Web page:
Toronto Public Health close to hookah smoking ban

 

TORONTO

Currently there are over 60 establishments in the GTA that offer the use of waterpipes to smoke shisha. Young Middle-Eastern men and women as well as a large and growing number of South Asians make up the clientele of many of these places. While many hookah aficionados consider smoking hookah very harmless, the city’s Board of Health is begging to differ. The health authority that argues that hookah smoking “poses health risks, such as heart and lung diseases, lung cancer and other respiratory problems.”hookah
According to Toronto’s medical officer of health David McKeown, hookah smoking “is on the rise among young people,” many of whom are under the mistaken impression that it is a safe form of smoking.
Sometimes called waterpipes, hookahs are used to smoke tobacco and other herbal products commonly called shisha. They are popular among people from Middle Eastern and North African countries.
According to Public Health, the Smoke-Free Ontario Act prohibits smoking tobacco in a hookah indoors in public spaces and at workplaces, but there is no ban on smoking non-tobacco products in Toronto establishments.
In a statement released Monday, Public Health said that researchers have “measured harmfully high levels of air pollutants in these businesses regardless of what is being smoked.”
According to some shisha bar and restaurant regulars, it is very discriminatory to certain cultures. Many of the young people who go out to these restaurants do not consume alcohol and simply enjoy smoking flavored hookah. It is a lot less harmless than consuming alcohol in pubs, they point out.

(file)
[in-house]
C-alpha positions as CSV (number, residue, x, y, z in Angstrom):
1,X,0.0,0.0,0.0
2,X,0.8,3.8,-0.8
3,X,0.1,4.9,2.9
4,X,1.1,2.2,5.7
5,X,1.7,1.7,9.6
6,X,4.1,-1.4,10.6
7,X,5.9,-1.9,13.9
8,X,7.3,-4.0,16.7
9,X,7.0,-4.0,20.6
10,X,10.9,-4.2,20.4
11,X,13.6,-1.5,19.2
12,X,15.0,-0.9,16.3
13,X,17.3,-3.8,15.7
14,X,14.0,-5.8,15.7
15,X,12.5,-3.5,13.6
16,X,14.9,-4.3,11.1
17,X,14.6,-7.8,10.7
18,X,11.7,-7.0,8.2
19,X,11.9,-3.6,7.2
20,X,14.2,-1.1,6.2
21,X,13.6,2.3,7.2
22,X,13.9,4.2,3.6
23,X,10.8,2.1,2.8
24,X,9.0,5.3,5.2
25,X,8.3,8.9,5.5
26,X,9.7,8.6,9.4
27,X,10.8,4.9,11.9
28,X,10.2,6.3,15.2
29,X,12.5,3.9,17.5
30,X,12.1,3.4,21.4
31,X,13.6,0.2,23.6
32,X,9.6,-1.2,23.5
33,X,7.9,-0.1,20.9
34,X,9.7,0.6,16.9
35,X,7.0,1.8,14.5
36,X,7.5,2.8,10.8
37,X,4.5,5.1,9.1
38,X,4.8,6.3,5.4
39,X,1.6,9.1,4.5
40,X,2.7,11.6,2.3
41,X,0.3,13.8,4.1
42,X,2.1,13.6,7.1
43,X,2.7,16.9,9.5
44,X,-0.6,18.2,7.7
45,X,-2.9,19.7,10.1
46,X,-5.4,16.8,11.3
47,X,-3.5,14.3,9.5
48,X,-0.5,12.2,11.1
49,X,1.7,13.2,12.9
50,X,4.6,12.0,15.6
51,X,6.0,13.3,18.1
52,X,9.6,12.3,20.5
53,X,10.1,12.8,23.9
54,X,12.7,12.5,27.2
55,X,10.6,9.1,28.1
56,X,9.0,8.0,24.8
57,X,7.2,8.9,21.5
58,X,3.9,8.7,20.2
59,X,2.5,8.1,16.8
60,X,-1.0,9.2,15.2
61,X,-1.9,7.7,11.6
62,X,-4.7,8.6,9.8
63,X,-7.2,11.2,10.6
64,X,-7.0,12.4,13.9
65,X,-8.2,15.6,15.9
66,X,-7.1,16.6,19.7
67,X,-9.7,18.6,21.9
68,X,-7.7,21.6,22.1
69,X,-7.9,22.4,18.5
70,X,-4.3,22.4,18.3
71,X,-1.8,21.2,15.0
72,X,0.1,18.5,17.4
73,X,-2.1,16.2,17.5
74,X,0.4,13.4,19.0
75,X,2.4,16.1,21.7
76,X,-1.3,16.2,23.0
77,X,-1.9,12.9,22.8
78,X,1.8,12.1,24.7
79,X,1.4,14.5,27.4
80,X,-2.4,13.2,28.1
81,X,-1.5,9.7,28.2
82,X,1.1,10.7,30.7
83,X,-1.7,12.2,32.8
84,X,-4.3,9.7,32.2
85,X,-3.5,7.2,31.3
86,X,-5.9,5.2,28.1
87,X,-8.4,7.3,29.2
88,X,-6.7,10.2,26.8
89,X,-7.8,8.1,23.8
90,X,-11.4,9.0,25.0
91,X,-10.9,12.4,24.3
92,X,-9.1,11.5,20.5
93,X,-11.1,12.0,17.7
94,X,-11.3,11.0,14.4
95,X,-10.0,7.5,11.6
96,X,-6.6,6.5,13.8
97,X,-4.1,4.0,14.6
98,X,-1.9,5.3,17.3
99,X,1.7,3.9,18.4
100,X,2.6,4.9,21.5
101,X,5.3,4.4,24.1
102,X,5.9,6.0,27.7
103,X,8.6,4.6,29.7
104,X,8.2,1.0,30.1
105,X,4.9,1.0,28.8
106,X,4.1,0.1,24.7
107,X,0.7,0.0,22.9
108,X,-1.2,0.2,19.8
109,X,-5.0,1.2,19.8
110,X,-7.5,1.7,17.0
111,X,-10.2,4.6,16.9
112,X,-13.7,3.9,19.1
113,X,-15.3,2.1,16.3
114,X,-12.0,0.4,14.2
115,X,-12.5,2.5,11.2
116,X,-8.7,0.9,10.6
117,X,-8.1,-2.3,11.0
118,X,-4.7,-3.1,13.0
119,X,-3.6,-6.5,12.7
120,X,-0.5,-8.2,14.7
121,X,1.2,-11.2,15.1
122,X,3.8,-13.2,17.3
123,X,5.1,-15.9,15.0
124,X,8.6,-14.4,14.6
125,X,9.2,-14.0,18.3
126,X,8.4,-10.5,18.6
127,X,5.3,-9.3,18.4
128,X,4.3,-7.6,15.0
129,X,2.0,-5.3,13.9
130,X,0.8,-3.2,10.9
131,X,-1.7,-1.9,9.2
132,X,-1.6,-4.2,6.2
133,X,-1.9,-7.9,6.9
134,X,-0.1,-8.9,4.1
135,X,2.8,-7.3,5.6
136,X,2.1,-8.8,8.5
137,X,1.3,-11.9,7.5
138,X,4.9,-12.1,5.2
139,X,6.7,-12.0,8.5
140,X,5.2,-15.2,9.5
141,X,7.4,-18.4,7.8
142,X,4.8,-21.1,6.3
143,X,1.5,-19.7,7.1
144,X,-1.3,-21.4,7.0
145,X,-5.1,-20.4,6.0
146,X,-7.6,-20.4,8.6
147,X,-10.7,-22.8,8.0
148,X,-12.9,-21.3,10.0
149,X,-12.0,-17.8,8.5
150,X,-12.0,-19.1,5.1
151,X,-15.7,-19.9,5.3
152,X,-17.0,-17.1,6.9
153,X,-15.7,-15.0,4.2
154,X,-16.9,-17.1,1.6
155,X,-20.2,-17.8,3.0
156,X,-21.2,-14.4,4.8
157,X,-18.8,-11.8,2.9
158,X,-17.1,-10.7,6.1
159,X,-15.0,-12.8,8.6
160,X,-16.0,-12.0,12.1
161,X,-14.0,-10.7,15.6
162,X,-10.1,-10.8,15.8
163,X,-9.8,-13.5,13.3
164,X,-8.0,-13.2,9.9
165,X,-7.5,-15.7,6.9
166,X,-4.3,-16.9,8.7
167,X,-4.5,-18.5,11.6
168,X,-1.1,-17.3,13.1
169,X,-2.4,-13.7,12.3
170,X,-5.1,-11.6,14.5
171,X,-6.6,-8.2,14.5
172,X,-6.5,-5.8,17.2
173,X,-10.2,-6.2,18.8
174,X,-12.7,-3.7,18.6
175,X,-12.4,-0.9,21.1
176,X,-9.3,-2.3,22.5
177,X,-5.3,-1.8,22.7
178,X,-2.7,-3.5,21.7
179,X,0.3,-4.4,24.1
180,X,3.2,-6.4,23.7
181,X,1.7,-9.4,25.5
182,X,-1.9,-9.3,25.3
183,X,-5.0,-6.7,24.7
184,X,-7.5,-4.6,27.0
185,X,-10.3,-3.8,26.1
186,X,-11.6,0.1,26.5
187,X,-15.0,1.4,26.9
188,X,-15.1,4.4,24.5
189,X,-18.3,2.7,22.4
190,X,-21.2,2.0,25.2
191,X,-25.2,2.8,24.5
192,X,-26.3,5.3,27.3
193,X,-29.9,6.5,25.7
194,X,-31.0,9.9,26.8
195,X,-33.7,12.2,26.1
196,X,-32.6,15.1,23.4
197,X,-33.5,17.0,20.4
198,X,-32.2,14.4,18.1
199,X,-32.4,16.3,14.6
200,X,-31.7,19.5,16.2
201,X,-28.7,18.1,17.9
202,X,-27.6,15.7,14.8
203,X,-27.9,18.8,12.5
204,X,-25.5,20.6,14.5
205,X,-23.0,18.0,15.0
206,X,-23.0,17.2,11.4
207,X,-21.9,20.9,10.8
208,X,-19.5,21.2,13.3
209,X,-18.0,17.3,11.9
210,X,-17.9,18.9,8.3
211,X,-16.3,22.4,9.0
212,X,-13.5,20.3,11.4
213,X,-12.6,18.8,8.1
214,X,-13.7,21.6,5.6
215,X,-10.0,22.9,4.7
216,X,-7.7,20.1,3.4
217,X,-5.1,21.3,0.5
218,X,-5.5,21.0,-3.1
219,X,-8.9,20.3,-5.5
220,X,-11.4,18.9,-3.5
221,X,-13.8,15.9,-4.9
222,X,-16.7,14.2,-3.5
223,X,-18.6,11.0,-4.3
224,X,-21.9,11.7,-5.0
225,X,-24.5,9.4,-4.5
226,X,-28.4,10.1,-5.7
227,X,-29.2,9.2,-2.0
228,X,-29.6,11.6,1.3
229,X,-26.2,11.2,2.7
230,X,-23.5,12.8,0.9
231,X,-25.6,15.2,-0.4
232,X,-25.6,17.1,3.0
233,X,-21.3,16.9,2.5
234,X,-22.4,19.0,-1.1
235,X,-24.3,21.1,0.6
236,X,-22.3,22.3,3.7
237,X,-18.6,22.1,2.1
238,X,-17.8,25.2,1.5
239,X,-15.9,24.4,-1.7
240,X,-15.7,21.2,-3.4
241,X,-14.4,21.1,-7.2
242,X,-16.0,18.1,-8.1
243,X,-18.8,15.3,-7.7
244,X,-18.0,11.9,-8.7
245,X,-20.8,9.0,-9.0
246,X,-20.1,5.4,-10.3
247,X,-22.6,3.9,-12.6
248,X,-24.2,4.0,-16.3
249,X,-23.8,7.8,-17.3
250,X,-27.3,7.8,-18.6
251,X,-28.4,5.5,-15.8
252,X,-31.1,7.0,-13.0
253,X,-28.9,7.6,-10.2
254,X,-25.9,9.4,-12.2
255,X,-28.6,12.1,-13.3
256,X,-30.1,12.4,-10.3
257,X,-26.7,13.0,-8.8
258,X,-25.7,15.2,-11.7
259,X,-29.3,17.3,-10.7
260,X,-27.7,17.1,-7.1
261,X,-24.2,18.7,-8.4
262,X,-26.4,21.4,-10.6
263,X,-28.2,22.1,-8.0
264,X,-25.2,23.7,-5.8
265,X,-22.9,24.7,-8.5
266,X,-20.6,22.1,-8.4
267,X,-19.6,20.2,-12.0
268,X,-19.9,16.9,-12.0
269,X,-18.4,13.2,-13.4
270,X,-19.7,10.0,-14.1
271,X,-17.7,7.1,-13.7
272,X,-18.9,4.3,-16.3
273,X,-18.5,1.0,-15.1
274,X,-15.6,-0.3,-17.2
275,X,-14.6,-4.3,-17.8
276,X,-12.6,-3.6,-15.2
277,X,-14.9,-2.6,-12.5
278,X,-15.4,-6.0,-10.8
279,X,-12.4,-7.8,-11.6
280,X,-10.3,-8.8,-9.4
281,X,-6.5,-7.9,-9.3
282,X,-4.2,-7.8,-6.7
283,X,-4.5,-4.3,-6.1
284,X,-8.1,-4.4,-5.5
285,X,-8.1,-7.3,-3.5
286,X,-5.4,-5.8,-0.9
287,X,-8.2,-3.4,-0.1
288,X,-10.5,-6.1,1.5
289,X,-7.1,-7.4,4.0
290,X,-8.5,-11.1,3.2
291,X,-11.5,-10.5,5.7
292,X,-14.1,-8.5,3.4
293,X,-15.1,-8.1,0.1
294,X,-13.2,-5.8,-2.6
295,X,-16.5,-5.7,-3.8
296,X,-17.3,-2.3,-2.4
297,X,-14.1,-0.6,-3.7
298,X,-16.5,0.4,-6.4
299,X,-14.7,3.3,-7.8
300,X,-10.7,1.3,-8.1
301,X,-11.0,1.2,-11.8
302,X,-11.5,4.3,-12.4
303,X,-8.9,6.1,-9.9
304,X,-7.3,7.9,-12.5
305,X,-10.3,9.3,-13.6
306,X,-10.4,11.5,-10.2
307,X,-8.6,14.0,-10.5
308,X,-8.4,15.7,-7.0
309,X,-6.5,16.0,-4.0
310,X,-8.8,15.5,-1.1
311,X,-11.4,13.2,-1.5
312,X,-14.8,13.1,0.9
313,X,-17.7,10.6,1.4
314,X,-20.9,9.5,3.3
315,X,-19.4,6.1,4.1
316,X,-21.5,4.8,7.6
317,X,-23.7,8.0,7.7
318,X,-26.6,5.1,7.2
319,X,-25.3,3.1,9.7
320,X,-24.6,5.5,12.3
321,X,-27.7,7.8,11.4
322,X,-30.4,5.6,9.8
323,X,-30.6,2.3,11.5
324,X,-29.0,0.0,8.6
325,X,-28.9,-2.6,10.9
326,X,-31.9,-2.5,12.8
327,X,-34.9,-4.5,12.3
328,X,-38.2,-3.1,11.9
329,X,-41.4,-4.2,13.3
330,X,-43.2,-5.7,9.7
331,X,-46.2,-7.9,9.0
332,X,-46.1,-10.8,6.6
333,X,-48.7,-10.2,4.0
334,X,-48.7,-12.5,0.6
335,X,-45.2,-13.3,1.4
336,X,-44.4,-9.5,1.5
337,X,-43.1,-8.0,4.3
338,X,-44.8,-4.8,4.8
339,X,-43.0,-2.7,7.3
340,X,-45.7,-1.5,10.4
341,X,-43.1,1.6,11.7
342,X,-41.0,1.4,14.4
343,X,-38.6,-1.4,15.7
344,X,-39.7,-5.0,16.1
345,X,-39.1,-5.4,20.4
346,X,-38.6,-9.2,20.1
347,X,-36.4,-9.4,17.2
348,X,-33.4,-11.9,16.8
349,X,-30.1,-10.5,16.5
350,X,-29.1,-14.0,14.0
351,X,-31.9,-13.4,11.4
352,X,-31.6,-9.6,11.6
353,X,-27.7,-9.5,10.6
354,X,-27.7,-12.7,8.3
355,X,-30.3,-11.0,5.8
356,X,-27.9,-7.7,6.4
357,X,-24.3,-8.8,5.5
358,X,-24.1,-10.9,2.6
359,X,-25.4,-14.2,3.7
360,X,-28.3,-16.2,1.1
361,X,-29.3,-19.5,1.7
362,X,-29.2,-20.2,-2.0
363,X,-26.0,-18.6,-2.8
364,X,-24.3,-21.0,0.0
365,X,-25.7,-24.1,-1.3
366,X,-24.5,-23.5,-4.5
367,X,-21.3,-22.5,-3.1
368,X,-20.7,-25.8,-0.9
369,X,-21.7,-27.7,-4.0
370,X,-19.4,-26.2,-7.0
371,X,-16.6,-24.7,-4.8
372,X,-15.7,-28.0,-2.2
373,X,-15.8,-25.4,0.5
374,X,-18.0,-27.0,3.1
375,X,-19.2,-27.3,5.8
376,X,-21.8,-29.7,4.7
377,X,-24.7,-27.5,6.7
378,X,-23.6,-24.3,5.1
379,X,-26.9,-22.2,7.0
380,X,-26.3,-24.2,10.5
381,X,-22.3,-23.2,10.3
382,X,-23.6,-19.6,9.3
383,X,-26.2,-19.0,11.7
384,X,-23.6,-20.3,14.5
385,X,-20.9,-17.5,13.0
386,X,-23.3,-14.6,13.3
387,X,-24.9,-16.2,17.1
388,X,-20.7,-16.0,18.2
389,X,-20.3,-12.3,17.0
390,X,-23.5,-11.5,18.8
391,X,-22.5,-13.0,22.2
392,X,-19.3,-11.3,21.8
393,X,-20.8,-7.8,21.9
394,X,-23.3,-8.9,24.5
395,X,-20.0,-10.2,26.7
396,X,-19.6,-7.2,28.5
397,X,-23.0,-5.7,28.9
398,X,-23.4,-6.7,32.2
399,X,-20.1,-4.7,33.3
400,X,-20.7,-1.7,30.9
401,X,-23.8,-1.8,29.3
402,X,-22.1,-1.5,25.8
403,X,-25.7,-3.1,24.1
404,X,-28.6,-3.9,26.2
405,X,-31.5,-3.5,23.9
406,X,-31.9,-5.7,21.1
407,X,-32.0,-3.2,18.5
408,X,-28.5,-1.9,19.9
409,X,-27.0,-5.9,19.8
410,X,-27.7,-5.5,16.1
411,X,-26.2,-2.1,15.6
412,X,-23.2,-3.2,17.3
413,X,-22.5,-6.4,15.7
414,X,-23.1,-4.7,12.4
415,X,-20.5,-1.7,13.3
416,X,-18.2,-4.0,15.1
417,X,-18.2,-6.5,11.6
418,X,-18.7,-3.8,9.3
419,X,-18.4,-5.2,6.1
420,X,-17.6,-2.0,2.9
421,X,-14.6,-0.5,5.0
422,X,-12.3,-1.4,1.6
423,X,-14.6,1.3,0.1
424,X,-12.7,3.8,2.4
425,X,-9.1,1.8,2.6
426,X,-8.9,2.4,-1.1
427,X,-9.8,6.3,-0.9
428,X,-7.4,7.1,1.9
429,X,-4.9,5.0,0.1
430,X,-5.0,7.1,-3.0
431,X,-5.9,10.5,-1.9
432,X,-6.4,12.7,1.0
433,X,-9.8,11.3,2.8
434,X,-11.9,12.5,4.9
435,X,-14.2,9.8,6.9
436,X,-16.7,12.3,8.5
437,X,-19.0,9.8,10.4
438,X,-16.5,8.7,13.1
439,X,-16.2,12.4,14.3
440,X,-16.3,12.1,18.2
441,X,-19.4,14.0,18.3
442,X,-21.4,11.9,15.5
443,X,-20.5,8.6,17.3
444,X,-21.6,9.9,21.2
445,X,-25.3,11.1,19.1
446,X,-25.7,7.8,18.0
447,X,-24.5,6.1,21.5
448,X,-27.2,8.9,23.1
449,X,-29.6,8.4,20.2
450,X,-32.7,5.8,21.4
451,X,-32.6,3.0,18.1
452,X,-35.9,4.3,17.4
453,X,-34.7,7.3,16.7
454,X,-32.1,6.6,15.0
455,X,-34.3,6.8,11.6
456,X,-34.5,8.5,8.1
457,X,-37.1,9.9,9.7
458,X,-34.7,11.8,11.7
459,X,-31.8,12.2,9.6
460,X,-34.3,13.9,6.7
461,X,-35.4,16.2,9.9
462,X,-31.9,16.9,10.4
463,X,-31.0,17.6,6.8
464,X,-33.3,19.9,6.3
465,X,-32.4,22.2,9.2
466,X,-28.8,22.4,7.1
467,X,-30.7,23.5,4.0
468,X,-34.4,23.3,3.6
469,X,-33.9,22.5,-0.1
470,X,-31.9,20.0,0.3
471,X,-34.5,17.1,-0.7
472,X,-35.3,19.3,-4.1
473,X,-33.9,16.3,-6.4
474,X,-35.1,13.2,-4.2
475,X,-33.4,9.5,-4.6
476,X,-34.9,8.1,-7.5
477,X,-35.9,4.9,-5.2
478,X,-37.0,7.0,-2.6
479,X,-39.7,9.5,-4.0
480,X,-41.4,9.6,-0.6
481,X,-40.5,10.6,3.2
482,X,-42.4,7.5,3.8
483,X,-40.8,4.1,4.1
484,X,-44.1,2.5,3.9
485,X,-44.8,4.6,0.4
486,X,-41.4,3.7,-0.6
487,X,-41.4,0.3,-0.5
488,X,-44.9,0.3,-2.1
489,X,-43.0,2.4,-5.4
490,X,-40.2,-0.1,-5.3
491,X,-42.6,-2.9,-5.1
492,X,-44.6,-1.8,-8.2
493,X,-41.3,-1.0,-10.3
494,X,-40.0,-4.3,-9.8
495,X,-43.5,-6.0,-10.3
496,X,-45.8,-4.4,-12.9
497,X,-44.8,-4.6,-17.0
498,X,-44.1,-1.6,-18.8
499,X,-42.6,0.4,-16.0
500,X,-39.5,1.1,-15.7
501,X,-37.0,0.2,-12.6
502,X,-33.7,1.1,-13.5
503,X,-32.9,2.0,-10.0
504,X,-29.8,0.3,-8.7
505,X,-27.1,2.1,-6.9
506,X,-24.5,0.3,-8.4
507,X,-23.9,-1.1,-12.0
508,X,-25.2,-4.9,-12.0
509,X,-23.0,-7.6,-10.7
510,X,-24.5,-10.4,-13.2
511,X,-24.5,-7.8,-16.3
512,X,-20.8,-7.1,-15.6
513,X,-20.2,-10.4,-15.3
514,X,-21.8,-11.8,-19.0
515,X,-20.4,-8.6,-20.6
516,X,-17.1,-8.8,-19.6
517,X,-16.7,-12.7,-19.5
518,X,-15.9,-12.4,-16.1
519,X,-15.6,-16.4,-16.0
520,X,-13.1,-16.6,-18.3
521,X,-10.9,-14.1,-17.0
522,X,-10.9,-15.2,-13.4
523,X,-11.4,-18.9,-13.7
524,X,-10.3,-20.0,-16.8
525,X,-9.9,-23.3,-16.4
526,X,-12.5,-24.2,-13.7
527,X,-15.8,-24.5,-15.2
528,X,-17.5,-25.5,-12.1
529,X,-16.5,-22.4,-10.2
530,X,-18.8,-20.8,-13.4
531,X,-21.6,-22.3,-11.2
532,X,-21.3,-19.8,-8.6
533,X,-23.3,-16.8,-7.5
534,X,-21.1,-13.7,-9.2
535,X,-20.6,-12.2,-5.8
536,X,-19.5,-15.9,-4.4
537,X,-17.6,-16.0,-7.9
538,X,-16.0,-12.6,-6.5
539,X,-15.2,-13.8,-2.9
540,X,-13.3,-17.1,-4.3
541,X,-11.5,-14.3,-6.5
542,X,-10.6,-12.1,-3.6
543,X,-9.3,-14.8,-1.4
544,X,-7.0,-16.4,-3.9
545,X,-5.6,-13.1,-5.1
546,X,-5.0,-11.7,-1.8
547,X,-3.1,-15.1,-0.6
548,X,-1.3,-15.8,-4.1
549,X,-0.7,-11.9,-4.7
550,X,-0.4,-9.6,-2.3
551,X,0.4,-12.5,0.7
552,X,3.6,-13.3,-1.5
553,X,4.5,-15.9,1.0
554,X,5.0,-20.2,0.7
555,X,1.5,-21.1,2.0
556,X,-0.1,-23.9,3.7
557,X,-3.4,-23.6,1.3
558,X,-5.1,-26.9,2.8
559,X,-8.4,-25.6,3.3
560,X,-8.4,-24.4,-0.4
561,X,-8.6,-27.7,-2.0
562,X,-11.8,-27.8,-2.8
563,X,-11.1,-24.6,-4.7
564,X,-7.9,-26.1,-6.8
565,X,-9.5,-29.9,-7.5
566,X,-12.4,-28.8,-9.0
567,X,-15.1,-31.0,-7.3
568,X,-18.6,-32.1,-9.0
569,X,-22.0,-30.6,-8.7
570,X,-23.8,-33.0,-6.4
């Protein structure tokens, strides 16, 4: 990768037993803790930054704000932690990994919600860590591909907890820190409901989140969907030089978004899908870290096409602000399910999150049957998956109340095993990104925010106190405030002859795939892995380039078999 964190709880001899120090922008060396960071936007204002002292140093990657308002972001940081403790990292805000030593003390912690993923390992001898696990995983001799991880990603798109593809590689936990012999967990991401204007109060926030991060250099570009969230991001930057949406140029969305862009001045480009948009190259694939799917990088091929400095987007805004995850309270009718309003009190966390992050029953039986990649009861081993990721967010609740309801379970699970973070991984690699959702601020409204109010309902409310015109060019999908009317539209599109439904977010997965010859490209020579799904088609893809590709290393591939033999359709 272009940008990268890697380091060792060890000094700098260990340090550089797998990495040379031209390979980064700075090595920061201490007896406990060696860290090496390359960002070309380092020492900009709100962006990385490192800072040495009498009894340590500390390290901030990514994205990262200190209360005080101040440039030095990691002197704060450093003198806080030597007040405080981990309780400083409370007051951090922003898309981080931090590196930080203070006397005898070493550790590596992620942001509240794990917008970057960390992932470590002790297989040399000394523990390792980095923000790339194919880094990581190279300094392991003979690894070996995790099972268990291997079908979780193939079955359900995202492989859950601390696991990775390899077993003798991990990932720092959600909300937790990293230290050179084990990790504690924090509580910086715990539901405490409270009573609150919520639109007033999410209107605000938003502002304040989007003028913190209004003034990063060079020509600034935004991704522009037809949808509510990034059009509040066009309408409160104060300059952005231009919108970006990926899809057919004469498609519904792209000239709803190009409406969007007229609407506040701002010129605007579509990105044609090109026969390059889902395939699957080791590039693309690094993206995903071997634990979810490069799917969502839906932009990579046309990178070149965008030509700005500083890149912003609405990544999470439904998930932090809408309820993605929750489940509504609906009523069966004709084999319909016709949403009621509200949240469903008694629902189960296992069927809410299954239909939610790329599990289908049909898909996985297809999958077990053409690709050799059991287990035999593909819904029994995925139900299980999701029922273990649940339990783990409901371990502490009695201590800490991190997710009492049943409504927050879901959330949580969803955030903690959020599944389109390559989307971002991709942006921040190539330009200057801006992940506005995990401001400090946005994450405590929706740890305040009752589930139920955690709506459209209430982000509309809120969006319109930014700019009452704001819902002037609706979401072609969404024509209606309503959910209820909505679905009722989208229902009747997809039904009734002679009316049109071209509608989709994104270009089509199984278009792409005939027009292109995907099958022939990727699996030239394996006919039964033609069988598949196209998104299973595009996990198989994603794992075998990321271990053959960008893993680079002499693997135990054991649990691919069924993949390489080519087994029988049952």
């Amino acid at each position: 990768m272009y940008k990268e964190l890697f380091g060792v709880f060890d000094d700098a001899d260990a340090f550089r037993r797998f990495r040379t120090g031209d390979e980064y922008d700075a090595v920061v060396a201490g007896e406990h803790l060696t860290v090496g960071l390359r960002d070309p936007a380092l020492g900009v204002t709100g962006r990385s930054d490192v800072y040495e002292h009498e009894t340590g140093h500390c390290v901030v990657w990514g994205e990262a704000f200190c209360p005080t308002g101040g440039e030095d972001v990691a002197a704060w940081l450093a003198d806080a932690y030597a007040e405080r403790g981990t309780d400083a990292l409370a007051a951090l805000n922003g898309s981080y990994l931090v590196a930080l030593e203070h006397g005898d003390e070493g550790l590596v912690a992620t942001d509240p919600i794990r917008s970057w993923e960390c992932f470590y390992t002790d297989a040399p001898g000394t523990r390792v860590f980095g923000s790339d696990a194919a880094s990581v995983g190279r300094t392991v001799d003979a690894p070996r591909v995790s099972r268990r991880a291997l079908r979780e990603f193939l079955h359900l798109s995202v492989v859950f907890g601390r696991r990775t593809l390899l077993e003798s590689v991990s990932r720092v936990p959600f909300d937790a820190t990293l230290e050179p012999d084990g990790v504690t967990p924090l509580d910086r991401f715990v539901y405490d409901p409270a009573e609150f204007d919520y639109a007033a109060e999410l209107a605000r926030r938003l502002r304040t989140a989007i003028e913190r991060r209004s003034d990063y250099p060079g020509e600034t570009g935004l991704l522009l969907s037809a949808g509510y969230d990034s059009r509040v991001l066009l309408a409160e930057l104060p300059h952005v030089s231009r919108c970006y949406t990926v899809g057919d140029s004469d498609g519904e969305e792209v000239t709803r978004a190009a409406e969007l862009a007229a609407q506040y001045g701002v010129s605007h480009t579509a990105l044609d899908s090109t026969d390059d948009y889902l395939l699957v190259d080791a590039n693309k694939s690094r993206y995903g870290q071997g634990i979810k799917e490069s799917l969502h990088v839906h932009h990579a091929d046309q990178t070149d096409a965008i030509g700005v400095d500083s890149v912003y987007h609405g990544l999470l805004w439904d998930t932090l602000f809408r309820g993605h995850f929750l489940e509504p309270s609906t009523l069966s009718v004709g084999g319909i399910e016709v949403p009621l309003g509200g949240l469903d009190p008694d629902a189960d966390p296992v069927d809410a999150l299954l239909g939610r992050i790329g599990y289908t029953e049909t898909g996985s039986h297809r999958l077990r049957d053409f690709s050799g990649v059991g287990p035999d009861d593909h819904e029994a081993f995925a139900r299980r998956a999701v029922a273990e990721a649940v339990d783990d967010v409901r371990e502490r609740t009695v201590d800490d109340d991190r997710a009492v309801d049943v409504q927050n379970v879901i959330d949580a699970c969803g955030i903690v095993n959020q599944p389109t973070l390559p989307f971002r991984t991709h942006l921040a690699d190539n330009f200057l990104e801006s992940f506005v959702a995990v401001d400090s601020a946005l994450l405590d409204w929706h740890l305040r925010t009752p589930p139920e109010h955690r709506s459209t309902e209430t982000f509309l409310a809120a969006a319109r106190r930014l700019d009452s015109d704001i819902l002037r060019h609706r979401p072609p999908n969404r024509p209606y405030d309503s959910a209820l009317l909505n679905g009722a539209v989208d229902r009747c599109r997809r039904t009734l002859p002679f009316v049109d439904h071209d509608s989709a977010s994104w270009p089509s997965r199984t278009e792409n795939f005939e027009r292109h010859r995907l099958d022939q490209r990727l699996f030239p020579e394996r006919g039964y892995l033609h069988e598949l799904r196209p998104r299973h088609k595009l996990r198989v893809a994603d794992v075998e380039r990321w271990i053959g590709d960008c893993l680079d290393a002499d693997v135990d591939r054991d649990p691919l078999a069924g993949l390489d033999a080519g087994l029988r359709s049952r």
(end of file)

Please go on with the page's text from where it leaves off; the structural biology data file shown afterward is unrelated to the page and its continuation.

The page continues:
Ashish Gandhi, a businessman has visited many establishments that offer hookah says that these places attract a young and very clean crowd. “Flavoured hookah without tobacco is not harmful and it is something that is socially acceptable. You can see entire families coming out to these places. Friends and family socialize over hookah. Banning this will definitely affect business at these places,” he says.
Raj Khurana another businessman who meets up with friends very often at shisha bars and restaurants across the city says that there needs to be a law that targets establishments that illegally use tobacco. “By going after establishments that break the law they will ensure that harmful tobacco is not used,” he said.
Meanwhile those in favor of the ban say hookah use in licensed establishments undermines the success of the (Smoke-free Ontario Act) because it contributes to the social acceptability of smoking in public places.

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